Thank you so much in advance. We appreciate it.
Last edited by vk8216 on Wed Jan 11, 2017 10:53 am, edited 1 time in total.

123
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Re: Leaving Merrill and Portfolio help please :)

Postby 123 » Fri Jan 06, 2017 1:54 pm

Since you're all ETF's you can easily move them "in-kind" to brokerage anywhere. Keep what you've got in taxable and just let it ride if you want and avoid any tax issues for now. Just call Vanguard.

You won't miss the broker at all. I'm surprised he didn't get you invested (at least partially) in something that was propriety so you couldn't leave easily (like a non-traded REIT etc).

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BL
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Re: Leaving Merrill and Portfolio help please :)

Postby BL » Fri Jan 06, 2017 3:02 pm

First, plan to get away from those advisor fees.
Also print out cost basis or unrealized gains in taxable acount, in case that gets lost in the move.

You can move to Merrill Edge, Fidelity, or Vanguard, etc. Don't let an advisor get hold of it, unless you want PAS at Vanguard.

Places other than Vanguard may give you bonuses and/or free selling.

Sell anything at a loss, maybe those funds under 5%, if not too much gains; sell gains up to loss. I wouldn't sell everything at your tax rate. Be sure to not re-invest distributions; rather have them available to buy into 3-fund portfolio.

Maybe use Morningstar to figure out what you have so you can plan your 3-fund portfolio to complement/complete the missing elements. Vanguard's Total stock market and total International are very tax-efficient for taxable. Muni bonds if you don't have room for more in tax-advantaged accounts.

Try Vanguard again on a non-Monday and hopefully you have better luck. You may have to wait as they seem especially busy these days. Have a statement or screen in front of you so you know exactly what you have to transfer with account numbers, etc. I have no experience in the brokerage part of V, but expect that would work just fine. I would give them an idea of the $ amount of Vanguard funds/ETFs you expect to transfer as larger amounts could help. I don't think the ones you don't plan to switch to V would count for much that way. I think 6 figures ($XXX,XXX) should be great. They would pull from the accounts at ML. You may have to fill out some paperwork or get on a 3-way phone conversation with ML.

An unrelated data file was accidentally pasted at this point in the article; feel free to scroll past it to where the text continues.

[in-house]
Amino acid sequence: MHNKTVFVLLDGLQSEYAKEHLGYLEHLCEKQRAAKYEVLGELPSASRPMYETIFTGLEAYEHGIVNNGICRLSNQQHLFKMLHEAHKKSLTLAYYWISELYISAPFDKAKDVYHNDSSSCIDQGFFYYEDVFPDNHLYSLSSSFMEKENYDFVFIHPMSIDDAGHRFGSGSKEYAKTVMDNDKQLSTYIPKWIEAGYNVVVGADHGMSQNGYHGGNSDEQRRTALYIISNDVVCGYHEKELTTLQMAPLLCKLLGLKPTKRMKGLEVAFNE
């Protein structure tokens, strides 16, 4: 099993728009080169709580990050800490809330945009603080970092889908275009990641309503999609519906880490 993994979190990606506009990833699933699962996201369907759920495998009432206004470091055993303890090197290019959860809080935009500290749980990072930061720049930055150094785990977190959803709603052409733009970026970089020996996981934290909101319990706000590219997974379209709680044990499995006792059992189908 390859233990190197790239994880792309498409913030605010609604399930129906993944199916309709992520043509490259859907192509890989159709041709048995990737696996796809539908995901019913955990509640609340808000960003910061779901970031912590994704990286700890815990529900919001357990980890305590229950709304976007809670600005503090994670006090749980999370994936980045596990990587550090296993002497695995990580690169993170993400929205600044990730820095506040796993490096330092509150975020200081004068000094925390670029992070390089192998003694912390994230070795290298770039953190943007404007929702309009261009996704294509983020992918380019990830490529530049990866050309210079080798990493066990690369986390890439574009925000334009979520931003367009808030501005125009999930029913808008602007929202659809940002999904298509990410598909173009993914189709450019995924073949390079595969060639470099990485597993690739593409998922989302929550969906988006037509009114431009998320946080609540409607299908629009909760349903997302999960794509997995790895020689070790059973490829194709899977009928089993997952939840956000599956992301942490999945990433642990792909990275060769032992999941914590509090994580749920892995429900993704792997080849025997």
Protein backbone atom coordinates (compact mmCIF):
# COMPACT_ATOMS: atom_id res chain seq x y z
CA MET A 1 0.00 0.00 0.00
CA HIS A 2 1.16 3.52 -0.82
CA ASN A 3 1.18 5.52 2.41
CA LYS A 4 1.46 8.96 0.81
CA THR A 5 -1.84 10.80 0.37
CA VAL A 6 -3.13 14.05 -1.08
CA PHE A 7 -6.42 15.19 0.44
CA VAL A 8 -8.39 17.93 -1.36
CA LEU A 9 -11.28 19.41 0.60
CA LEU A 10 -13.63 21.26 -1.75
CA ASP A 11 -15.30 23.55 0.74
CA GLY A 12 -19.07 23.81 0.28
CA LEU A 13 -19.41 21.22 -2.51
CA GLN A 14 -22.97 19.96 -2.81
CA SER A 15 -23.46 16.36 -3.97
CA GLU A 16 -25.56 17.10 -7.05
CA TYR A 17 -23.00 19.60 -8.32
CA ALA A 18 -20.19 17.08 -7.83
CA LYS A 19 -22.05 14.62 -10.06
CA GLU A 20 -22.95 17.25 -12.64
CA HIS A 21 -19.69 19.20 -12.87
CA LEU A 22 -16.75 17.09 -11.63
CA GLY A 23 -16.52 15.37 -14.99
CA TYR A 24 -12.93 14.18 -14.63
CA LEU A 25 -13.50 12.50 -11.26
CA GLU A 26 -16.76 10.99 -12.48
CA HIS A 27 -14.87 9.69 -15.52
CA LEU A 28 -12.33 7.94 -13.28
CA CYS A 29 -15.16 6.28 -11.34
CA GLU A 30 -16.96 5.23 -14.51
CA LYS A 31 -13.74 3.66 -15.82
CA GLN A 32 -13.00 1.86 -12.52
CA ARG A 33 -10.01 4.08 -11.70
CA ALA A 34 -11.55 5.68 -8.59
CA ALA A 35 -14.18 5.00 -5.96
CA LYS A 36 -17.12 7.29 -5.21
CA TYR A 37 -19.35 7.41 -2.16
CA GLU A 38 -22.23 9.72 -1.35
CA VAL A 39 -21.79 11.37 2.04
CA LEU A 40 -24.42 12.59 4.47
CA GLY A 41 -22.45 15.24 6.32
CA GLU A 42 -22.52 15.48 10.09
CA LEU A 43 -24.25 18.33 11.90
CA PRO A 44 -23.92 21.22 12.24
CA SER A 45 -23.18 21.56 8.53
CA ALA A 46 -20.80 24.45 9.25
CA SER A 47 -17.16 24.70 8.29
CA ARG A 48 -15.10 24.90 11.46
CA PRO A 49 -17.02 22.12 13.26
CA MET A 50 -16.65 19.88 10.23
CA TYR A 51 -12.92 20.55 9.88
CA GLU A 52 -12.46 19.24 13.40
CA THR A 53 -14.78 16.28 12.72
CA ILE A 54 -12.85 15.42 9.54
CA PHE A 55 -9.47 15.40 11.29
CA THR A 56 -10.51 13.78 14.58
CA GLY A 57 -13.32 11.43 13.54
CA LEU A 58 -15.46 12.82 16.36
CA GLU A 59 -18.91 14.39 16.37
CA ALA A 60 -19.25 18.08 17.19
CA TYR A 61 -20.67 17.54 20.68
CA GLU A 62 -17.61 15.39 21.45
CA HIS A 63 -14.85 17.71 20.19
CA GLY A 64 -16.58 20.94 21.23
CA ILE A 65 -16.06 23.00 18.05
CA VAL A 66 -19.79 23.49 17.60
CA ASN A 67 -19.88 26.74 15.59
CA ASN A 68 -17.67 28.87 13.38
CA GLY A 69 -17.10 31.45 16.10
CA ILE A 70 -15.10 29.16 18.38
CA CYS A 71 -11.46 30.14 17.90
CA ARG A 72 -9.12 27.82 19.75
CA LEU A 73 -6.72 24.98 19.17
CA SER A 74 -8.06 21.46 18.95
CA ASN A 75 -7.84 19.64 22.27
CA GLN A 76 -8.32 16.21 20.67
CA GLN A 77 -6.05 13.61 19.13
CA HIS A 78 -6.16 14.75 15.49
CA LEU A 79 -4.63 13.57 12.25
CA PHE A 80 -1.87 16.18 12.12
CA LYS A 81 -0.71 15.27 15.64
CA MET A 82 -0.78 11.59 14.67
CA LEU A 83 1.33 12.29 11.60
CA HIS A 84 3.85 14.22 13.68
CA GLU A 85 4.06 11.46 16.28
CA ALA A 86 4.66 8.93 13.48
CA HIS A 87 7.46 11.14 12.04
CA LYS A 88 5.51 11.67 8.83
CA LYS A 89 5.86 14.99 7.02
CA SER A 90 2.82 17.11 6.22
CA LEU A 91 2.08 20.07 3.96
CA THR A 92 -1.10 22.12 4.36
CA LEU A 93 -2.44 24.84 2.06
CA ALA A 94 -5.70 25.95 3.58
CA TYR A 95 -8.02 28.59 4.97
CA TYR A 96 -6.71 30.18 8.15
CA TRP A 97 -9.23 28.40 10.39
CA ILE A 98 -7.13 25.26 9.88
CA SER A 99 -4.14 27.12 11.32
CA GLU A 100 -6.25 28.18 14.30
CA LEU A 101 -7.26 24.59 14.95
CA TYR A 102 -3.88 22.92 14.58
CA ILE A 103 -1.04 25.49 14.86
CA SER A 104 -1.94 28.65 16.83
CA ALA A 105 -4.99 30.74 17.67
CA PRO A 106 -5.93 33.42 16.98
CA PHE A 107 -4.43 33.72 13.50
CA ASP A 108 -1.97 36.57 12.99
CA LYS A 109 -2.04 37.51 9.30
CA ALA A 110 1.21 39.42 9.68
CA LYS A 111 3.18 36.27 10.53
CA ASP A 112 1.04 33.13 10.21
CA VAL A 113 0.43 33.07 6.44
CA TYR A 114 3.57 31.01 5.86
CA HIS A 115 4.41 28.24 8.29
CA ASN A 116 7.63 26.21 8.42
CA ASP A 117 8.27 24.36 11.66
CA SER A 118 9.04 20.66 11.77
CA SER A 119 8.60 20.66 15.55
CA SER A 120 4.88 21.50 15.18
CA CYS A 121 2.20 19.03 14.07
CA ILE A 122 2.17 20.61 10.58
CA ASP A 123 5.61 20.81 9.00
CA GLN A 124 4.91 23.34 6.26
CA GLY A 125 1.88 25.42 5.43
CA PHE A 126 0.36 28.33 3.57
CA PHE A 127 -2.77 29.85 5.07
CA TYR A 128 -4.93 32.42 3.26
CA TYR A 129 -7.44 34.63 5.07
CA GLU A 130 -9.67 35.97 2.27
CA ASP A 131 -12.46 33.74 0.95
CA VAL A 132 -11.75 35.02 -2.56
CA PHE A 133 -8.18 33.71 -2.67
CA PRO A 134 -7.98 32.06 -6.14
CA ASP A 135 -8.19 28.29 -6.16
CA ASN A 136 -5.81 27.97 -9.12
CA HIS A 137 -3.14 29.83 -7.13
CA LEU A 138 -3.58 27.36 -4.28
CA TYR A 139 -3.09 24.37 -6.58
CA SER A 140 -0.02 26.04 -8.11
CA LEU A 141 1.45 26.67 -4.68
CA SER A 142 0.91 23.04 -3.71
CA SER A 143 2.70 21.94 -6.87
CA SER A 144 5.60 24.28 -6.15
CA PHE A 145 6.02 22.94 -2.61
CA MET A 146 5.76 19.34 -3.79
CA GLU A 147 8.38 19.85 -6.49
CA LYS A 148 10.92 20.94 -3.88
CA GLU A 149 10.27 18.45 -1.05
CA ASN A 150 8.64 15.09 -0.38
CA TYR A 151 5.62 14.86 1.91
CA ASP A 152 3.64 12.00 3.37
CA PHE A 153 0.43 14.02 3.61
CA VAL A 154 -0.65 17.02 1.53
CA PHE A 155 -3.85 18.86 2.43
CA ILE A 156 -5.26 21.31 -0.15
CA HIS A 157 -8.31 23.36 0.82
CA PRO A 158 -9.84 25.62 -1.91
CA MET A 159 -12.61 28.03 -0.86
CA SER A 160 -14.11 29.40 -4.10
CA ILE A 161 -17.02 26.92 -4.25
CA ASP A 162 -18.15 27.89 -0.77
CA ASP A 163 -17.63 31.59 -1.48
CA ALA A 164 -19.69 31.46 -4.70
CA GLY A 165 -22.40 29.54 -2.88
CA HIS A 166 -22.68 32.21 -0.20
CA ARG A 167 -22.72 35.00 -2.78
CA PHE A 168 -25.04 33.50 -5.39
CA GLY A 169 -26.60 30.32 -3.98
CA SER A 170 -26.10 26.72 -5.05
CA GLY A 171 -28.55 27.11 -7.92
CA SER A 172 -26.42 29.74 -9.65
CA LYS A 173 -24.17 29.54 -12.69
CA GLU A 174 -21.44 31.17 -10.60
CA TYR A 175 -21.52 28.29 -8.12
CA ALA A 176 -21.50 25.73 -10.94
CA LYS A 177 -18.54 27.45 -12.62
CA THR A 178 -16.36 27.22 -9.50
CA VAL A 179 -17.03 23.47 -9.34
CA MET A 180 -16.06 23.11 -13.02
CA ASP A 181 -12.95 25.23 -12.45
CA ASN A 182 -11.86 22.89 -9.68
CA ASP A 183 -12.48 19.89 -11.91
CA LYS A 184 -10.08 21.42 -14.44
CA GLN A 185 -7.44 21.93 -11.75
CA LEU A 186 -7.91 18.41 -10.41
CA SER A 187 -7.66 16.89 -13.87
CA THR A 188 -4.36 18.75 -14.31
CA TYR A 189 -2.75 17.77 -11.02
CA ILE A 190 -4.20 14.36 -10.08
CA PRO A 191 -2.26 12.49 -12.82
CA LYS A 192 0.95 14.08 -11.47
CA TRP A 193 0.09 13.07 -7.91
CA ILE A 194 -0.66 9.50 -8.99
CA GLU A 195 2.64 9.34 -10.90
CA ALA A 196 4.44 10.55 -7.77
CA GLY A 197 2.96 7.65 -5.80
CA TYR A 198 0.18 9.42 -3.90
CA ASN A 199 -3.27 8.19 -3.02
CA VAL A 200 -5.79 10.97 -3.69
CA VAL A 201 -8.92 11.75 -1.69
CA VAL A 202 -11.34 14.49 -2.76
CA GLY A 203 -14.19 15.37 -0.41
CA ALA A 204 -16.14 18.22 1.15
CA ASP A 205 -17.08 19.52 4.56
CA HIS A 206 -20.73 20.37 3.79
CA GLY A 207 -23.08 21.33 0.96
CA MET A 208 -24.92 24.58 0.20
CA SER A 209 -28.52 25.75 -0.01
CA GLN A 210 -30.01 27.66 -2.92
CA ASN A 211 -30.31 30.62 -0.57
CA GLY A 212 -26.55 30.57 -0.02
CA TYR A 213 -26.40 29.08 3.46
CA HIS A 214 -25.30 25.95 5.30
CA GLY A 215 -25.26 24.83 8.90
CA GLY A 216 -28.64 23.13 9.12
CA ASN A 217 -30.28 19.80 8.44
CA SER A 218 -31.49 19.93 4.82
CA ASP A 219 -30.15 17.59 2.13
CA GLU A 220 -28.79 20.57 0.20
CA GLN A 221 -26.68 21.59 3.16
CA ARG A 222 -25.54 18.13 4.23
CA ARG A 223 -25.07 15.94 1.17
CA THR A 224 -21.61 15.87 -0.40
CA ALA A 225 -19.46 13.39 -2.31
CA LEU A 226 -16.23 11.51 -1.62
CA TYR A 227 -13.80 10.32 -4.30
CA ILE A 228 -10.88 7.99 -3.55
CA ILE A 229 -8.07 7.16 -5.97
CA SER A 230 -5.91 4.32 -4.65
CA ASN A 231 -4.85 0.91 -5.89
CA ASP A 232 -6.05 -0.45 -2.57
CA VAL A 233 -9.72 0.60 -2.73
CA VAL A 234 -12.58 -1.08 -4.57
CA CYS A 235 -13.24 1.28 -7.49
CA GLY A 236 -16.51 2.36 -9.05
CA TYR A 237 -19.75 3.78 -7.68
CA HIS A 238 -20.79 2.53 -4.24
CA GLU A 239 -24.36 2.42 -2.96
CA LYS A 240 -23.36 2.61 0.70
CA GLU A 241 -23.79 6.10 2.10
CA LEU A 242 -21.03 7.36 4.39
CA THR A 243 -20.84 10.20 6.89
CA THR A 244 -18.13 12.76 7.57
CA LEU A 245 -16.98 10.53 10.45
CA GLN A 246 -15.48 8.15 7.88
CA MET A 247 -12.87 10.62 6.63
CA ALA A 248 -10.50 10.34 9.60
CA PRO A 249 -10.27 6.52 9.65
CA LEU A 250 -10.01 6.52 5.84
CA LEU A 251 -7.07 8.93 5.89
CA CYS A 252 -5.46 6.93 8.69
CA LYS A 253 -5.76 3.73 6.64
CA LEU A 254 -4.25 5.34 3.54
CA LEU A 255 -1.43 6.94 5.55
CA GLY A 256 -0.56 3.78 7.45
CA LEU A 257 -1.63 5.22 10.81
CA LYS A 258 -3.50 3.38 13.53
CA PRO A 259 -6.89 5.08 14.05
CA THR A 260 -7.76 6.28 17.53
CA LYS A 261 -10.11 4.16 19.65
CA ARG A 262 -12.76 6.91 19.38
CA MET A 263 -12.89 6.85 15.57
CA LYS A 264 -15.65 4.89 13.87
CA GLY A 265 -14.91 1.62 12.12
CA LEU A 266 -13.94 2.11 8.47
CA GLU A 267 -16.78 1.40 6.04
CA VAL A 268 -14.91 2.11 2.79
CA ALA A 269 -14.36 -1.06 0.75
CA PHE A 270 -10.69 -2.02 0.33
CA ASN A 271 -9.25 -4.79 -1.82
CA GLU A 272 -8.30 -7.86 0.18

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Earl Lemongrab
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Re: Leaving Merrill and Portfolio help please :)

Postby Earl Lemongrab » Fri Jan 06, 2017 3:39 pm

With that much and all in ETFs, I would look at custodians that would give you a nice bonus and potentially cover any transfer-out fees.

The Final, Definitive Thread on Brokerage Transfer Bonuses
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vk8216
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Re: Leaving Merrill and Portfolio help please :)

Postby vk8216 » Fri Jan 06, 2017 3:53 pm

Thank you all for weighing in on transferring the account. The information is very helpful.

Punta Cana DR
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Location: Alpharetta, Georgia

Re: Leaving Merrill and Portfolio help please :)

Postby Punta Cana DR » Fri Jan 06, 2017 3:56 pm

I just transferred all my funds to Fidelity from another brokerage firm and it was very easy.